Dueling narratives

By Rabbi Michael Lewis
Parashat Chukat

I think that sometimes, as Jews, we forget that the story of the Torah continues beyond the actual Torah itself. Come the fall, when we celebrate Simchat Torah, we will conclude our reading of the Torah with the end of the book of Devarim and Moses’ death in the wilderness before turning back to the beginning. By reading Torah this way, it gives us this perception that it is about a journey toward the Promised Land, rather than what we must do once we arrive.

But if we were to keep reading after Deuteronomy, the story naturally continues with the dueling narratives of Joshua and Judges. These two books take what seems to be the exact same set of events — the Israelites entering and settling Eretz Yisrael — and they read them in the exact opposite ways. In Joshua, which comes immediately after the Torah, the story starts off with an anxious leader not sure if he is up to the daunting task of succeeding Moses. But it’s uphill from there: the story is swift and seamless. Joshua sends spies into Jericho and realizes that this ancient citadel’s walls are more intimidating than they are protective. Seven shofar blasts later, the walls come tumbling down; Joshua and his army rush forth from there and swiftly defeat 31 other Canaanite kings. Most of the book details how the land is divided up. Joshua gives his concluding speech, settles in his ancestral land of Ephraim and dies peacefully. It seems like everything is great!

Then comes Judges. Instead of conquering the land, the narrative teaches that the different tribes struggled to control the land. The Israelites find themselves in a geopolitical back-and-forth with local rivals, jockeying for territory and power. The leaders and heroes of the Israelites are a series of misfits, starting with the least innocuous: Ehud, a left-handed man from the Tribe of the Right-Handed (Ben-Yamin); Deborah, a woman (something that would have surprised ancient readers); and Gideon, someone who was so turned around that he was making bread in a winepress. As the narrative continues, the judges become more and more problematic. The Haftarah for this week’s parasha, Chukat, tells the story of one of those judges, Yiftach. Yiftach seems like a rather normal fellow, but his mother was not his father’s wife, so he was an outcast from a young age. When the Ammonites came to make war against the Israelites and Yiftach was their fiercest warrior, the people called on him anyway. Yiftach was successful in battle but made one grave mistake: “If you deliver the Ammonites into my hand,” he said, “whatever comes out of my door to meet me on my return will be sacrificed” (Judges 11:31). Maybe expecting a dog to be the first to greet his master, Yiftach is shocked when his daughter walks out. He has to sacrifice his only child.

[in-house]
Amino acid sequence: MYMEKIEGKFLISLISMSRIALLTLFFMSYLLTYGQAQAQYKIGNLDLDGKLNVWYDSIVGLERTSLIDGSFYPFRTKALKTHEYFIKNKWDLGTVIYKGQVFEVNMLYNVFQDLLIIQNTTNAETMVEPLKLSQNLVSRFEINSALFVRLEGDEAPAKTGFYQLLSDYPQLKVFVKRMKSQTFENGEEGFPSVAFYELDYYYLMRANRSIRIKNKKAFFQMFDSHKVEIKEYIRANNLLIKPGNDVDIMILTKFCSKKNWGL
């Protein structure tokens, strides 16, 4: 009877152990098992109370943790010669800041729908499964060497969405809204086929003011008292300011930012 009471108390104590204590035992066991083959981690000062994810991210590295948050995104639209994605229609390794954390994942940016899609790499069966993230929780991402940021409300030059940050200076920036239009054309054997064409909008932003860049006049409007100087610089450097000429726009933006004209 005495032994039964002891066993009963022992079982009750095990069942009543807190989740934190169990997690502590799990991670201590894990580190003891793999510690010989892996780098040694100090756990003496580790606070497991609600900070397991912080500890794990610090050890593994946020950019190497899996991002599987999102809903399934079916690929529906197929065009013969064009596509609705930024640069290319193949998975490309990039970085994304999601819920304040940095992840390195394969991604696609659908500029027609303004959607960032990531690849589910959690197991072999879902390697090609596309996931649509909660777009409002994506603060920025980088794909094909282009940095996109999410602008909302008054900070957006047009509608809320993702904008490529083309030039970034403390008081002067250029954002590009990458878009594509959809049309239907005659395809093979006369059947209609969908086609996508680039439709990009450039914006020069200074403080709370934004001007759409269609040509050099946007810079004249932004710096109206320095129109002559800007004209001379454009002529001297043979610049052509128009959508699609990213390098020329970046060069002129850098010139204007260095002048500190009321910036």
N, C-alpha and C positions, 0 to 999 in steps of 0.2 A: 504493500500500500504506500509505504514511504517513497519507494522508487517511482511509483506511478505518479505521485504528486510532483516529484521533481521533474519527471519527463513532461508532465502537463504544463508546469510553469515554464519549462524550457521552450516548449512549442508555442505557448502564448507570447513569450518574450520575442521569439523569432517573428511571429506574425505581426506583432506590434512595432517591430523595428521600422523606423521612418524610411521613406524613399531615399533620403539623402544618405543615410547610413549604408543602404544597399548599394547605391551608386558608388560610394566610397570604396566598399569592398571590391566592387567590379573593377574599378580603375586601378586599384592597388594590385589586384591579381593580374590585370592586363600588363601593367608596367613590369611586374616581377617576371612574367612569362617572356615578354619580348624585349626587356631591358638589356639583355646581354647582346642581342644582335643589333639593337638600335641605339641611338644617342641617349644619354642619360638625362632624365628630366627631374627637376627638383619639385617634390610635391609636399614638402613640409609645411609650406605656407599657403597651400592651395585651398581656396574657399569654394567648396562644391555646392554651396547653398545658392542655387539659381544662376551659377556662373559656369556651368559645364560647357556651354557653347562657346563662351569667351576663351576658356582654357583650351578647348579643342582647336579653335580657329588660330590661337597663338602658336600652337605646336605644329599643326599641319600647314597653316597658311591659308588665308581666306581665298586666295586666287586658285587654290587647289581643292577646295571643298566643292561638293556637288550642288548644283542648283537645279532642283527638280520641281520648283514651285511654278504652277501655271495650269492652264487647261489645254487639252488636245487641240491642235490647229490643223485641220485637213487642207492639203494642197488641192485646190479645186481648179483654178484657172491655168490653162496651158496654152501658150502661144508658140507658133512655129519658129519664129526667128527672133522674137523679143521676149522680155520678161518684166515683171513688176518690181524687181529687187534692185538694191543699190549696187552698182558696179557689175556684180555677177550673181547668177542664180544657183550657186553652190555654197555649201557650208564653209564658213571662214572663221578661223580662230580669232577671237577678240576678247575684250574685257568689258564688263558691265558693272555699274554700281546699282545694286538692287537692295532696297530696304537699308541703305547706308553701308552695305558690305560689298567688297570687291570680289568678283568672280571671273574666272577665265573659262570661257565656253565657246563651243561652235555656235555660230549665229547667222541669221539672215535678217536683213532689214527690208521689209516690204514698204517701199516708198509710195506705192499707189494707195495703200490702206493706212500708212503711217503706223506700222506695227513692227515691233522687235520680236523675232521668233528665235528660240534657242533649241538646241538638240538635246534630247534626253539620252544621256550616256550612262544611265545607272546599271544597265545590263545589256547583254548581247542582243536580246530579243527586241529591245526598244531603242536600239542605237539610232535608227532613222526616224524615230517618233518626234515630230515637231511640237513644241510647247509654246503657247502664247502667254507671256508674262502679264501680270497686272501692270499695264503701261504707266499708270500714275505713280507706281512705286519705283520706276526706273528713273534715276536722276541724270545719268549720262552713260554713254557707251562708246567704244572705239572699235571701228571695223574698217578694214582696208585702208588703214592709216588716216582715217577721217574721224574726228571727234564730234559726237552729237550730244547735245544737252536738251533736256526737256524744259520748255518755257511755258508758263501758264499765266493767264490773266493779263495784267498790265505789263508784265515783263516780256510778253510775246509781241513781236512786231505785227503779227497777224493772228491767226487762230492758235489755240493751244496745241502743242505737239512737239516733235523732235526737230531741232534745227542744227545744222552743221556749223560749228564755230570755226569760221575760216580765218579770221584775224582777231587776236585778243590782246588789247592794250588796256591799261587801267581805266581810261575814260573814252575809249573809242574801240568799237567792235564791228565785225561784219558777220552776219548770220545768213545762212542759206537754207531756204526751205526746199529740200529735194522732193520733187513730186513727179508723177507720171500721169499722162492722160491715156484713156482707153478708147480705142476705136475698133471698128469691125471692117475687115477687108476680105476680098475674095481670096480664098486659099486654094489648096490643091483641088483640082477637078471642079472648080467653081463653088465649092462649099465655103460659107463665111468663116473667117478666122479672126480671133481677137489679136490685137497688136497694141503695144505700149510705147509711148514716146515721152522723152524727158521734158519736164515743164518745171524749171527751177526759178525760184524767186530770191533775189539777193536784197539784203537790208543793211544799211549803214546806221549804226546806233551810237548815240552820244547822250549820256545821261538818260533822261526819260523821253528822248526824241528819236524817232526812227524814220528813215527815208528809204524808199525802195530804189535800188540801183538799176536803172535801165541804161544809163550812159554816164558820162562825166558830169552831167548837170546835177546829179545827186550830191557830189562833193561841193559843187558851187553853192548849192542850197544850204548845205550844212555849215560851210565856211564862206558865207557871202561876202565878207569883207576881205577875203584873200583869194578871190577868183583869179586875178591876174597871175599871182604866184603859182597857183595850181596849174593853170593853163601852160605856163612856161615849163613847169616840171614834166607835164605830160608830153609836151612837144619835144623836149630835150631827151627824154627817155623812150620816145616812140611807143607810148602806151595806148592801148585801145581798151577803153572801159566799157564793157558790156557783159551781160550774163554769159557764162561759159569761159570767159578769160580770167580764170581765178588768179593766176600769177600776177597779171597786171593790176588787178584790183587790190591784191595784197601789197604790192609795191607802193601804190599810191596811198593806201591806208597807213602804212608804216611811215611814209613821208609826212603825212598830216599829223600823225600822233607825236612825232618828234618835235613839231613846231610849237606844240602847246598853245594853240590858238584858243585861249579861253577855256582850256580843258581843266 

With moral leadership waning with the child-sacrificing Yiftach in charge, the brother tribes of Ephraim and Manasseh let rivalry spill into bloodshed. Yiftach oversees a civil war between the two tribes, in which those who have an accent and say “shibboleth” murder their brothers who have a different accent and say “sibboleth.” If you’re like me, the Book of Judges will have you clawing out your eyes, shouting at the characters, begging them to use their brains and not be so stupid. Of course your daughter would be the first “thing” to come out of your door to greet you! Stop fighting your brothers just because they pronounce one word differently than you!

Our sages could have simply cut the Book of Judges and imagined that life in the Promised Land was all roses and sunshine, as portrayed in Joshua. But our tradition asks us to hold these two books side-by-side because that is part of what it means to be living in a free society. Our country sometimes feels like the Book of Judges: Moral leadership feels like it’s waning, brothers are fighting one another over politics instead of arguing the way that brothers normally do. If you’re like me, you might be clawing out your eyes, shouting at the characters and begging everyone to use their brains!

But we can’t forget that it’s not just Judges — we have Joshua in us, too. There are ways in which our own place in the world is remarkable and unique, not something to be taken for granted, something that came swiftly and easily for our ancestors and is up to us to celebrate. According to Gallup, among people in the world who want to migrate (usually because of their economic or political situation), the United States is still far and away the No. 1 destination: 21% of potential migrants say they would want to move to the U.S. Canada is second at 8%. It is a testament to our free society, even with all of the challenges that we have. Our tradition reminds us that, as we celebrated the Fourth of July last week, it is essential to hold all the beauty and ease of life (see Joshua) alongside the challenges that we face as a people (see Judges). Because that’s part of what it is to be in the Promised Land.

Rabbi Michael Lewis serves Temple Emanu-El and is a member of the Rabbinic Association of Greater Dallas

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